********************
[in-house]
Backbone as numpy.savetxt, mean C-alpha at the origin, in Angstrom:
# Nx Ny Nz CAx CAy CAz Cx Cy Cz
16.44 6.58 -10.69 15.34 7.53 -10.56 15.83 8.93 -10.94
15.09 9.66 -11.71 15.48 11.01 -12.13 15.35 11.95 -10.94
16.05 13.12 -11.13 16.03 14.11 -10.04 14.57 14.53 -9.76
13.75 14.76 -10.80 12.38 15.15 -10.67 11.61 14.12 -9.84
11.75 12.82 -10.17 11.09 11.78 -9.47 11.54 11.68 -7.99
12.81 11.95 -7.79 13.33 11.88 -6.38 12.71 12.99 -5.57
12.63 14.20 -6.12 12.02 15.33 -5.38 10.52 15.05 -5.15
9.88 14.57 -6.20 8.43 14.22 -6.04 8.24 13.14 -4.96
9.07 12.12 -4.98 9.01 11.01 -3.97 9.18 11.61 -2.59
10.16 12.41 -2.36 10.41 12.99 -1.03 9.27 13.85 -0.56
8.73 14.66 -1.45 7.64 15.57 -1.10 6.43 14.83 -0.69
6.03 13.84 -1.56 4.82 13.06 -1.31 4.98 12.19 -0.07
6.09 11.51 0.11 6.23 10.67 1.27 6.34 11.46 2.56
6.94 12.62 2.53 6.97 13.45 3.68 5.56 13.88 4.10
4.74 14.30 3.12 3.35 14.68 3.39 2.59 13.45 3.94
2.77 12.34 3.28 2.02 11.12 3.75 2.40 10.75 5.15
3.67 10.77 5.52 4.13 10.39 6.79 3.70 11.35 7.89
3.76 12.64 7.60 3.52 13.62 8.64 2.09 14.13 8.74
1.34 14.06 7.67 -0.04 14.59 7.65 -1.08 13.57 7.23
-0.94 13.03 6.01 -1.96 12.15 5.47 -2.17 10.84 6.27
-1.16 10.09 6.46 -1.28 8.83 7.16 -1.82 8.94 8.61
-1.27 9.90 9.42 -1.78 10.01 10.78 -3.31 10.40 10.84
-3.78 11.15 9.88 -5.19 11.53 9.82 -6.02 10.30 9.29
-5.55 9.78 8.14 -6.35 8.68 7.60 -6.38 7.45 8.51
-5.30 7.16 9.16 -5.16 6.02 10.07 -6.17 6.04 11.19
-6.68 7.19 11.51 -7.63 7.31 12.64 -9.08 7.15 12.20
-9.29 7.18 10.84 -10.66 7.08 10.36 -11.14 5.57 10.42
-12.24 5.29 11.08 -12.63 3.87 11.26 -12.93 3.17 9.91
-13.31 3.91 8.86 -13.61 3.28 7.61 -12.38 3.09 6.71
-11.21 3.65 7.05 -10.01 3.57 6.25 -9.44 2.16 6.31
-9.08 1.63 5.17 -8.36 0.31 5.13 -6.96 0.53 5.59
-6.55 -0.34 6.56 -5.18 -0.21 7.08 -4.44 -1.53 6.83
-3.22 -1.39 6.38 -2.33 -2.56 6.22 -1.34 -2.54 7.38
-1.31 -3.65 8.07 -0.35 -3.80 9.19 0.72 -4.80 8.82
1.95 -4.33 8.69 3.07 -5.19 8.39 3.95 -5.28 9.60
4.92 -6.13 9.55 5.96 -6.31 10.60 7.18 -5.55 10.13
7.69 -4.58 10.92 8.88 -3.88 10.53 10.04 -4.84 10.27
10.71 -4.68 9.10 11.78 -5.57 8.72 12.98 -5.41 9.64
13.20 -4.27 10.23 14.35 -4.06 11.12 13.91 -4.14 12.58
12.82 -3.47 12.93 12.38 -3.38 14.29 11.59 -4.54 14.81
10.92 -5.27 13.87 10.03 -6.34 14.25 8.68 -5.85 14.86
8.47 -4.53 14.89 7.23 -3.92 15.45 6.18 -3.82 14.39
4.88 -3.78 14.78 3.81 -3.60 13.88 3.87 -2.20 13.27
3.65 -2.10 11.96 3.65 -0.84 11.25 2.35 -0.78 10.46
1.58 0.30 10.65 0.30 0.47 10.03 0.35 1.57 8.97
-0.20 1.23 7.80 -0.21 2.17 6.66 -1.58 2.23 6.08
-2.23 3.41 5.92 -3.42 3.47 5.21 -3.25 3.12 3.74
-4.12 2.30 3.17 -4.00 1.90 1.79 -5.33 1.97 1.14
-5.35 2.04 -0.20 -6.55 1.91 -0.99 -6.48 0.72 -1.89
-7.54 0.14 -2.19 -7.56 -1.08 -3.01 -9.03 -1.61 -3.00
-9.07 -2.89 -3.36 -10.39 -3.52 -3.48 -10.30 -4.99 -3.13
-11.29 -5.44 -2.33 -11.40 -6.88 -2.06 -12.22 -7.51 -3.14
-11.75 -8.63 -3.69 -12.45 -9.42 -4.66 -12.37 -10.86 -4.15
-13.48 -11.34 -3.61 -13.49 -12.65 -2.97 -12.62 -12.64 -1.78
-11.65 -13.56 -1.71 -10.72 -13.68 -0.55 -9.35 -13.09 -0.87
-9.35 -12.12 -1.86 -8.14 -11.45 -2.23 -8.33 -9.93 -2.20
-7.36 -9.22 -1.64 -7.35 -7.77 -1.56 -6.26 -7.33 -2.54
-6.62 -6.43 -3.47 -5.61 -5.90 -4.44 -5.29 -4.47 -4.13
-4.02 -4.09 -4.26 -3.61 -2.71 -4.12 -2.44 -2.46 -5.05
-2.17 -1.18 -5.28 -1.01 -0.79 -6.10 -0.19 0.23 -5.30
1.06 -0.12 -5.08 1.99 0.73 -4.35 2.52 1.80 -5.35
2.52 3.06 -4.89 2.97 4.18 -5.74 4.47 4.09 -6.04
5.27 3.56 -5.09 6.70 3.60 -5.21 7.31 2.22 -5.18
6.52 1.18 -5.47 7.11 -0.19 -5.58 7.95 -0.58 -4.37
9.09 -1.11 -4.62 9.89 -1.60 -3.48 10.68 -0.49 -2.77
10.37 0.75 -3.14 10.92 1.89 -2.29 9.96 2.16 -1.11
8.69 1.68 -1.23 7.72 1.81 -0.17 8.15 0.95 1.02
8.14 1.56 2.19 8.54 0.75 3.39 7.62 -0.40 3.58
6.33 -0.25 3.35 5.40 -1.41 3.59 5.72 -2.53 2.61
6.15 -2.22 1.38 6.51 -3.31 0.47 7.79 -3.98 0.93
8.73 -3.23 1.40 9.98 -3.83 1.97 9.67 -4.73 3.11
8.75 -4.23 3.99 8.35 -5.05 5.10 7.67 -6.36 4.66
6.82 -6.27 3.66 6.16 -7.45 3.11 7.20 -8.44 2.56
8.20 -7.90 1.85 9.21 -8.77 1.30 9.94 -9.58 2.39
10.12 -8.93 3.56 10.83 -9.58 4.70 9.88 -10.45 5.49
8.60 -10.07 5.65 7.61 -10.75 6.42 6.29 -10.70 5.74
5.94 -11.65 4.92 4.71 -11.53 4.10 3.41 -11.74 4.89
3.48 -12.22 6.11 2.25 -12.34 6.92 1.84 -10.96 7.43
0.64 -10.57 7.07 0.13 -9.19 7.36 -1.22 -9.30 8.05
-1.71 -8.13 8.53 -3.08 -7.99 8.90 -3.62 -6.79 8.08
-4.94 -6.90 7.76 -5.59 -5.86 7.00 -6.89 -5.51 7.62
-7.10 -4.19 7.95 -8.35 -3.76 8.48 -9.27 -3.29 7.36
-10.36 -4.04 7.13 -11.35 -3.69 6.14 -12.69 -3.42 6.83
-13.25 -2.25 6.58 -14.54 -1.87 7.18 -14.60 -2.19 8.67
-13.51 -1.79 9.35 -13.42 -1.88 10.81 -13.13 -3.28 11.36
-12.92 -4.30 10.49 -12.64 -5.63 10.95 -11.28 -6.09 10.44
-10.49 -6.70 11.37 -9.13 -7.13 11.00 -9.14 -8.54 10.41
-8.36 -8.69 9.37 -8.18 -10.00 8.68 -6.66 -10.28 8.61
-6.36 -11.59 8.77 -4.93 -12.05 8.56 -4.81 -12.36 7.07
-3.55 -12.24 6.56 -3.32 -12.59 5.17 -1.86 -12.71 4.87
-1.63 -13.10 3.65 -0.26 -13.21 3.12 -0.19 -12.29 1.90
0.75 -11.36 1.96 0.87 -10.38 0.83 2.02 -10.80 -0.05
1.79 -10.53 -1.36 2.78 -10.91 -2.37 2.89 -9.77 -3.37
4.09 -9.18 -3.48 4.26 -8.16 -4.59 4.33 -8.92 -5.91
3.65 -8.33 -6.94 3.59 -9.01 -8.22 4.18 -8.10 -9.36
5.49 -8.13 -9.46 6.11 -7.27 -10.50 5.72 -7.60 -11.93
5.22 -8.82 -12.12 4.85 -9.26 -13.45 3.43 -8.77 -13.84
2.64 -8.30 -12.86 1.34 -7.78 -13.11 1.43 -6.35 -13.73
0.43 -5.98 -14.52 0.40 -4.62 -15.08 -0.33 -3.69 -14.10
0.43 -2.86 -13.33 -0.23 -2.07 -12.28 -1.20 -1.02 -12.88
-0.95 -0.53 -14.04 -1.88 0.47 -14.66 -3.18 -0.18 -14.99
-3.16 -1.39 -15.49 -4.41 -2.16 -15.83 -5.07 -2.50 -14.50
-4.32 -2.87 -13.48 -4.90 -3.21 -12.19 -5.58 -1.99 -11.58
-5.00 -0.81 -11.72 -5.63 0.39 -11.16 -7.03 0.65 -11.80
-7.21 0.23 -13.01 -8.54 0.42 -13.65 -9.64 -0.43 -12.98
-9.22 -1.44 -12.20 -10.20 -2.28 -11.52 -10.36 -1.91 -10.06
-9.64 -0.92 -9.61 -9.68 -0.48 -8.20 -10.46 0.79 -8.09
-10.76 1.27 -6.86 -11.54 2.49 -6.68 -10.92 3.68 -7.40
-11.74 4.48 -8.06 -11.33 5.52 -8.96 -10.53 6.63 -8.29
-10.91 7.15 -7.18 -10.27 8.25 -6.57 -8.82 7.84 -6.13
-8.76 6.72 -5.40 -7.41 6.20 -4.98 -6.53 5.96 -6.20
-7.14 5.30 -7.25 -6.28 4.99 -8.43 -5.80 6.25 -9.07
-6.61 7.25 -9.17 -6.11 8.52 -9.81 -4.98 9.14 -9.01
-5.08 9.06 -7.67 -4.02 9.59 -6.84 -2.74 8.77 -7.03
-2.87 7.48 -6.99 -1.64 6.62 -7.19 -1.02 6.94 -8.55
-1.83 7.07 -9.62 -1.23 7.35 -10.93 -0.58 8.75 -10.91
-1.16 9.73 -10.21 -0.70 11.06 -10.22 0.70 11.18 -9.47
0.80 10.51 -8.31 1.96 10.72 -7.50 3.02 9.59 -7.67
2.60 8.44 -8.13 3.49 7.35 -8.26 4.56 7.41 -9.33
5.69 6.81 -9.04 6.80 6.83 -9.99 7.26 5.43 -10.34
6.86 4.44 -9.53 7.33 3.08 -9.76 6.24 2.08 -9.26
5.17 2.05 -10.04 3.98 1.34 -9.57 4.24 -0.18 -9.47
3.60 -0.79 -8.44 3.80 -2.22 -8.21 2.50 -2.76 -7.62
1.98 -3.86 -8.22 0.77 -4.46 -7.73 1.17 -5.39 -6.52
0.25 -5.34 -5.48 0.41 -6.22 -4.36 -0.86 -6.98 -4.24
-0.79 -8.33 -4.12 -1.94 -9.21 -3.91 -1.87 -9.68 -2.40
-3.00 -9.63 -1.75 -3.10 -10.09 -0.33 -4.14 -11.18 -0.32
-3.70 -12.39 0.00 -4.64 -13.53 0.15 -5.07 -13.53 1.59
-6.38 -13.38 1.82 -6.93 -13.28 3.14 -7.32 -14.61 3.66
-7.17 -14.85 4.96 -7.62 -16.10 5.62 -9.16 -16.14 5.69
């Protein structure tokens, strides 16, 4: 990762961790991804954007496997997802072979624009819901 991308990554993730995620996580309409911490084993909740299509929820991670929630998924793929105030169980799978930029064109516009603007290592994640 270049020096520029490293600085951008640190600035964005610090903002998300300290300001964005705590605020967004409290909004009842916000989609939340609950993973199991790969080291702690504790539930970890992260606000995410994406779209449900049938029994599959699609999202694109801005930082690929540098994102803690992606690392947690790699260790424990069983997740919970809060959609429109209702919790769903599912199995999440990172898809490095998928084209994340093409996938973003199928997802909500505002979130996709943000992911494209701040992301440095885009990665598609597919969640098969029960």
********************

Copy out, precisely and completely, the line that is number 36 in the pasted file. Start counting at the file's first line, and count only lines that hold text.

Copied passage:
-3.22 -1.39 6.38 -2.33 -2.56 6.22 -1.34 -2.54 7.38